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Join me now on BBC Two.
Here on BBC One, it's time
for the news where you are.
Good evening, I'm Asad Ahmad.
The widow of victim who died
in the Croydon tram crash last year,
says she's both "heartbroken"
and "angry" to learn that
a very similar incident -
just days before the fatal crash -
wasn't treated with any urgency.
She was responding to an official
report into the accident,
which is published tomorrow,
and believes the failure to act
quickly could have cost lives.
Our Transport Correspondent, Tom
Edwards, has this exclusive report.
Marilyn Logan's husband Philip died
in the Croydon tram crash.
He was on his way to work.
She's read the official
report and she says it
outlines how the driver lost
awareness on the corner
and was confused.
Who do you blames in all of this?
TfL, and the management side of it.
I mean, TfL, in effect,
employ these people.
There should be more
The report, Marilyn
says, also highlights
numerous speeding incidents and one
on the same bend just days before.
As we reported at the time,
Shantell Singh, not the driver,
reported that to the tram operator.
I think the tram tipped on one side
as we went around the bend and
everyone actually went
on the right-hand side of the tram.
Crucially, though, the report says
this incident was not
Now, had that incident
being investigated, might the one
the week later never have happened?
And how does that make you feel?
And the family says a culture
of fear meant drivers were
not reporting incidents.
Very, very angry.
Because these procedures should be
there to protect the
public, and that is not protecting
the public in the least.
This is the memorial
in New Addington to the seven
who died on the 51 who were injured.
The tram was travelling at over
three times the speed limit.
From the tram operator's point of
view, do you think they have learnt?
I mean, if drivers are frightened
to report things because
of line managers, how is that
going to make me feel better?
It's going to infuriate me.
TfL says it has enhanced
its customer complaints
process and now it, not
the operator, receives complaints.
The official report
into what happened here is published
tomorrow and there are bound to be
serious questions for transport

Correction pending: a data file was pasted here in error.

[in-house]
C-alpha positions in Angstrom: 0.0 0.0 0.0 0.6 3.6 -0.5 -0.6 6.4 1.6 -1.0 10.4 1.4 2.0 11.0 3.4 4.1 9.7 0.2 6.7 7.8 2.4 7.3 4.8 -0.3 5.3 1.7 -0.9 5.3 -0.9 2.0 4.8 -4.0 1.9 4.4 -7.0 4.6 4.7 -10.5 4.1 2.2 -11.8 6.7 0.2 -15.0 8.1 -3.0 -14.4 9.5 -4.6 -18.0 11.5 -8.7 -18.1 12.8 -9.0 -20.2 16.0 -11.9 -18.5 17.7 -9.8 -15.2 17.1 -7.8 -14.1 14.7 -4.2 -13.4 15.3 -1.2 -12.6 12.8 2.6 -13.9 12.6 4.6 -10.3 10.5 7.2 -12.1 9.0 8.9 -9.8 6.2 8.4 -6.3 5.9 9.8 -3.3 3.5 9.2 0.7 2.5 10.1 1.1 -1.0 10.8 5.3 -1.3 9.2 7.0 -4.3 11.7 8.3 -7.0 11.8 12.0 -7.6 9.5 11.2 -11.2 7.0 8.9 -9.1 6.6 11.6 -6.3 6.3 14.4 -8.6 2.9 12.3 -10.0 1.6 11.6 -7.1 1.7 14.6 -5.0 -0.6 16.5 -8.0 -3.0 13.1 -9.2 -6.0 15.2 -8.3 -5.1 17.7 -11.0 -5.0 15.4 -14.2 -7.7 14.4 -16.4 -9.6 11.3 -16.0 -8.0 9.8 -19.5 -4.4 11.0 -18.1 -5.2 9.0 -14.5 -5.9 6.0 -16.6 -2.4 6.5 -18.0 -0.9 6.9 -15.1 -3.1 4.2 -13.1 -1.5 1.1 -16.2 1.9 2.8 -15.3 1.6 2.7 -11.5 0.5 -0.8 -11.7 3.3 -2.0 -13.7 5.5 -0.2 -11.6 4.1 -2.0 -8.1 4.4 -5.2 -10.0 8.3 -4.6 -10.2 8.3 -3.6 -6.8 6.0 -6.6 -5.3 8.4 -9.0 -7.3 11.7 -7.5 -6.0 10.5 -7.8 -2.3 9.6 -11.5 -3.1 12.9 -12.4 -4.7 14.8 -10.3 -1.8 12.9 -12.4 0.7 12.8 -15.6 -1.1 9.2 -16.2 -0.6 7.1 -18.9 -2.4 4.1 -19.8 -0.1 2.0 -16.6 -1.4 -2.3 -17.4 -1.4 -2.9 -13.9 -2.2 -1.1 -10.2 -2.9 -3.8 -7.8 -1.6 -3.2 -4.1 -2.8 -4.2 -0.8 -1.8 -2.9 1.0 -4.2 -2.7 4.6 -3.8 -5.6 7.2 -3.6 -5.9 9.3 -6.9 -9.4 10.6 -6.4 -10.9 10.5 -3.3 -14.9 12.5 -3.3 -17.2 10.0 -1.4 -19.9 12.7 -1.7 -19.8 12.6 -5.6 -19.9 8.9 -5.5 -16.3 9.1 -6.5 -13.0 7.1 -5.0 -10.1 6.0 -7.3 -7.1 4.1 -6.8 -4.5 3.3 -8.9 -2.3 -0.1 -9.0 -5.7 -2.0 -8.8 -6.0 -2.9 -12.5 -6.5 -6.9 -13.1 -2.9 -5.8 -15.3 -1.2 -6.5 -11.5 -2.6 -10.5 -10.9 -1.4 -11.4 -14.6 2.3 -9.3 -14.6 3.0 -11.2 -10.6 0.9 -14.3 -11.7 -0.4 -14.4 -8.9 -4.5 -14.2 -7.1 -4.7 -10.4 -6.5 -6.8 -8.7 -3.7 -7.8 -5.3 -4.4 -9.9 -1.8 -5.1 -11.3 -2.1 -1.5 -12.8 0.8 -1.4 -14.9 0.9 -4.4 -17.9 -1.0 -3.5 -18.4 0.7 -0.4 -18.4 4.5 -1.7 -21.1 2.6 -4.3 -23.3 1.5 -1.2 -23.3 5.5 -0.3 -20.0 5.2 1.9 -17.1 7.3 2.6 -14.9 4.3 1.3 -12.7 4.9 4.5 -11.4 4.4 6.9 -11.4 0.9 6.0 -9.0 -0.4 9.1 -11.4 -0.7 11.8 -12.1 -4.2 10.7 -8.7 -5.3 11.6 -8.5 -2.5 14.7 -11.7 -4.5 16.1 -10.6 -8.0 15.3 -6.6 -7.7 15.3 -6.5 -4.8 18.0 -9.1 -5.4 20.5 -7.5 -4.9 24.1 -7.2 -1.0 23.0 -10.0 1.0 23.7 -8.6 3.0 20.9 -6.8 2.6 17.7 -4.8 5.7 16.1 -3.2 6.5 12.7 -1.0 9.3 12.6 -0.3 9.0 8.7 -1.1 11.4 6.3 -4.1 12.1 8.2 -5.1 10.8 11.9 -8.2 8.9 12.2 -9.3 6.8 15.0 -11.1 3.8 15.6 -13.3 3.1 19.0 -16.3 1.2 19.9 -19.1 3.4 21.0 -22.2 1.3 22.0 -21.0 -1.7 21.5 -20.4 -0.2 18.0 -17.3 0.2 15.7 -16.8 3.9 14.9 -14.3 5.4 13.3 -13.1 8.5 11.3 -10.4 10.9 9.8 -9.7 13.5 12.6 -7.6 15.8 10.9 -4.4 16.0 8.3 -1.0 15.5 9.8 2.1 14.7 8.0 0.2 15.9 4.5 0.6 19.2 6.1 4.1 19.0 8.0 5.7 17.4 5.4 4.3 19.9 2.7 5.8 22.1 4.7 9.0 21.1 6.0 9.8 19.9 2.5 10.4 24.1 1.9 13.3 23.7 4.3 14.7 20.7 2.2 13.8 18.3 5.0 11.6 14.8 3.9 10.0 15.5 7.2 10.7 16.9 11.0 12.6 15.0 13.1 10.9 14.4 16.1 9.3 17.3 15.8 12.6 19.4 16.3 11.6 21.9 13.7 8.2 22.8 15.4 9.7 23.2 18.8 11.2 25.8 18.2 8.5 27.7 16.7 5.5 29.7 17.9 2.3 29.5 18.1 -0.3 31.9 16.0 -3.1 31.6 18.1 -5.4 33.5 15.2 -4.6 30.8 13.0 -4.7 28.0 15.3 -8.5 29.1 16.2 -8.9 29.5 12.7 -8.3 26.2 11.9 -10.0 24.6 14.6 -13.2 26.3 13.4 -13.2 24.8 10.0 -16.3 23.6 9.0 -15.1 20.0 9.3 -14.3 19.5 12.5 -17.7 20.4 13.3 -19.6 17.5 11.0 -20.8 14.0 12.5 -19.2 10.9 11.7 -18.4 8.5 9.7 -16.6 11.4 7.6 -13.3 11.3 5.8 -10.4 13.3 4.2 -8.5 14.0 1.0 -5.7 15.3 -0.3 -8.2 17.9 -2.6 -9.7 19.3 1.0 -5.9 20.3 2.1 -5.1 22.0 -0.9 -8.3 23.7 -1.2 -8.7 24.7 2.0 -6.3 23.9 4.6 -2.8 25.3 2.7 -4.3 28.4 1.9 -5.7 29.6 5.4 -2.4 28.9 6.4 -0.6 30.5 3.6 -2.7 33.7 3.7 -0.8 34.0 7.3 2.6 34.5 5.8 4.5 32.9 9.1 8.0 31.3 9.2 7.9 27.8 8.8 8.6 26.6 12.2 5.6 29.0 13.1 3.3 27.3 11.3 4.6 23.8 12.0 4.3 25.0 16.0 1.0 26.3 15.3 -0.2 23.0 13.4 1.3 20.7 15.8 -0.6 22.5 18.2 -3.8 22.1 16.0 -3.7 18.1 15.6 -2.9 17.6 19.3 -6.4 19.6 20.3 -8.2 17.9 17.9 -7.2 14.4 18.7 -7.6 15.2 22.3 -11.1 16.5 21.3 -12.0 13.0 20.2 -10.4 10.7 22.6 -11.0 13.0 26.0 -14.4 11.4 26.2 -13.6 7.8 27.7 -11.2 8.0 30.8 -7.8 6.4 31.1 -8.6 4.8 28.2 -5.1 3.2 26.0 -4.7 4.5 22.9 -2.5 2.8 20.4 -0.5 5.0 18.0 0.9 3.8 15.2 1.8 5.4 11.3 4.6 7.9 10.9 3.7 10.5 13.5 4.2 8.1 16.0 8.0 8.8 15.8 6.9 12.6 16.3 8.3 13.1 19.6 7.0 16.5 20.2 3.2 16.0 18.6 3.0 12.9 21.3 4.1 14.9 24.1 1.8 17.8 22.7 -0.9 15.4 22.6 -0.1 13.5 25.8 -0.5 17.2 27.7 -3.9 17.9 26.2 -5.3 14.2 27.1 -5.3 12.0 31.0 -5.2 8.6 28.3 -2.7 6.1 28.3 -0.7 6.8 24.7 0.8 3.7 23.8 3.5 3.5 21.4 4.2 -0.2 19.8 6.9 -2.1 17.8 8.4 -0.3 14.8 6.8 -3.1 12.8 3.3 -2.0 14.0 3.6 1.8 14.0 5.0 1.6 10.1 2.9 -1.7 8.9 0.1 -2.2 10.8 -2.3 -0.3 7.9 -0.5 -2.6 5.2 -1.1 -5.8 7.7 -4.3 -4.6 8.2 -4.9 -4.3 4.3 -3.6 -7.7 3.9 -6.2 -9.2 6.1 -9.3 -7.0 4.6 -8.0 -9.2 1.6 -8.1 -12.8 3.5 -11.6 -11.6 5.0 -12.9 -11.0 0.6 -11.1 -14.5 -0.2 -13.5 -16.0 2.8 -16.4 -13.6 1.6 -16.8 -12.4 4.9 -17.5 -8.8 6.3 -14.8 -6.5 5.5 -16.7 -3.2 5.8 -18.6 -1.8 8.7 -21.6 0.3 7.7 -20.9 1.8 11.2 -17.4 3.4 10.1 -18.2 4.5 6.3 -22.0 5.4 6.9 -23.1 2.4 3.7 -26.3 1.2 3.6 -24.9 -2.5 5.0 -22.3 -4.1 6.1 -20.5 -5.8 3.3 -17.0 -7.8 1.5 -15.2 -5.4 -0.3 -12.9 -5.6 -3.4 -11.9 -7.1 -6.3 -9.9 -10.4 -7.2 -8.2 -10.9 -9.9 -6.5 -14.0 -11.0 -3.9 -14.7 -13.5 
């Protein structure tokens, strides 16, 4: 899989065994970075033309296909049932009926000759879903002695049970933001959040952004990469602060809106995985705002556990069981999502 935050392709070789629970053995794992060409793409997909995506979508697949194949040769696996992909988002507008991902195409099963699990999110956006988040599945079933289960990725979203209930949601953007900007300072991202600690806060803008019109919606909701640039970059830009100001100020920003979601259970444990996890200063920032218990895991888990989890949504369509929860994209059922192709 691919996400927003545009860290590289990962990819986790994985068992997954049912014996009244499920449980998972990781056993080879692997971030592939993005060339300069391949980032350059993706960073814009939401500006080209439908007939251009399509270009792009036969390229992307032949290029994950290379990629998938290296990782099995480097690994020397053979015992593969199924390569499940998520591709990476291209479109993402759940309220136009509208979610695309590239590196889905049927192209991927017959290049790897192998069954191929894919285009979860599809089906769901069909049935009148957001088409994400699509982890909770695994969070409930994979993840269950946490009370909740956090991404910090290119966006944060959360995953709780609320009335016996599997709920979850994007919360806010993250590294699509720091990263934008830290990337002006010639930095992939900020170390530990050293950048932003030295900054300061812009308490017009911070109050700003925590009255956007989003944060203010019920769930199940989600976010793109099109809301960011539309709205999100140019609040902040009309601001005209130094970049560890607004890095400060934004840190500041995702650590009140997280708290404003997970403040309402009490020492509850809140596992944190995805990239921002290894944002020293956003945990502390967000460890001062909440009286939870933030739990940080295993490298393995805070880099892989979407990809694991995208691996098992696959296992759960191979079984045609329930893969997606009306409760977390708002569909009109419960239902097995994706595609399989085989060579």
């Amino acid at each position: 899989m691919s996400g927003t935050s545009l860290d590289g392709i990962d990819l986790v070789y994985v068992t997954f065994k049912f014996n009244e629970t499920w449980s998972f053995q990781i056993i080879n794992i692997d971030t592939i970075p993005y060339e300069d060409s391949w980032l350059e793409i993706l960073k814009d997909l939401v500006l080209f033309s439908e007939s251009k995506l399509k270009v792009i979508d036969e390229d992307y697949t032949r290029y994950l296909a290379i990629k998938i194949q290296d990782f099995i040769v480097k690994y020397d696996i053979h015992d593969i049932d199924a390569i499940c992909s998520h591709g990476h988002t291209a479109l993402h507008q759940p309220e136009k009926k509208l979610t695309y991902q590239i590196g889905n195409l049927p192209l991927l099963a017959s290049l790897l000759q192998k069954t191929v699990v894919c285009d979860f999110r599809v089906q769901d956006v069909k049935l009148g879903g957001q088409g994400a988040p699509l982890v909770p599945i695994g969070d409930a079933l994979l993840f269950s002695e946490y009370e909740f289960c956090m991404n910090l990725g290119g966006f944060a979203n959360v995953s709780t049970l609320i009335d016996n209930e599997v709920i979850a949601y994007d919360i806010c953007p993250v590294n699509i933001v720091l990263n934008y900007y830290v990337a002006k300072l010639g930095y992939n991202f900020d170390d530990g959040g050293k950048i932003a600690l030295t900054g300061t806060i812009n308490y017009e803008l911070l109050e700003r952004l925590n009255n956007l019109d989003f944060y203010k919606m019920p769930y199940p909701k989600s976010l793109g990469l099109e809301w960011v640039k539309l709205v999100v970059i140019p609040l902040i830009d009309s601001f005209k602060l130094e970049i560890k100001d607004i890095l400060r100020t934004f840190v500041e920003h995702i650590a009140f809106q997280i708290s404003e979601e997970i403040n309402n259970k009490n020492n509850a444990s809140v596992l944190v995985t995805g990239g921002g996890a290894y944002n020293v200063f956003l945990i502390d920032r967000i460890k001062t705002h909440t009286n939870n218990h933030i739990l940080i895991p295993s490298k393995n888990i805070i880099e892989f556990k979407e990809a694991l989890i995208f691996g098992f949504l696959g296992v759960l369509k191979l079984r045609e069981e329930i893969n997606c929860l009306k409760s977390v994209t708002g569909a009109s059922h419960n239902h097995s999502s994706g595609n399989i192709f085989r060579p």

for London and the tram operator
as to why so many speeding
incidents weren't reported,
in particular one just a few
days before the crash.
Marilyn faces another difficult
Christmas and she still has lots
of questions as to why her husband
died on his way to work.
A former Abbot at a Catholic school
in west London has been found guilty
of a string of sexual offences
against boys - including rape.
The pensioner, Andrew Soper,
formerly known as Father Laurence
Soper, was convicted of abusing boys
at St Benedicts School in Ealing,
where he was in charge
Marc Ashdown has spoken
to one of his victims,
who waived his right to anonymity.
Respected, trusted, revered.
Andrew Soper now revealed
as a cowardly, sadistic
In addition the monks run a school.
You can see what it's capable of...
Filmed in 1980 here,
he was supposed to be caring
for young boys in his charge,
instead he was fondling,
cleaning and raping them.
Today found guilty at the Bailey
of assaulting ten former pupils.
Saint Benedict's in 1976,
in one of their favourite
games, the bundle.
One of them, Prosper,
was molested by Soper.
He gave evidence in court
and wave at his anonymity.
Today he gave us his reaction.
It shows that the defence
that was put up simply
didn't convince the jury.
I'm very pleased that this man,
who is clearly still a danger
to young people and young boys
particularly, is going to be
taken out of circulation.
We also spoke to another
man who gave evidence.
These are his words,
spoken by an actor.
I'm feeling really emotional.
I thought I was the only one.
It was such a shocking
thing to happen to me.
As a kid, you put it
away to a dark place.
Some kids made jokes about it
at school but I had no idea
there were others until recently.
Soper's long history
of abuse started
when he was a teacher
at Saint Benedict 's in 1972.
The monks elected him
headmaster of the juniors.
In 2002, he moved to Rome.
In 2010 he was arrested and charged
with nine counts of sexual
abuse against five boys.
But he skipped bail and went
on the run across Europe
with Interpol on his trail.
It's claimed he stayed
at the Vatican for a time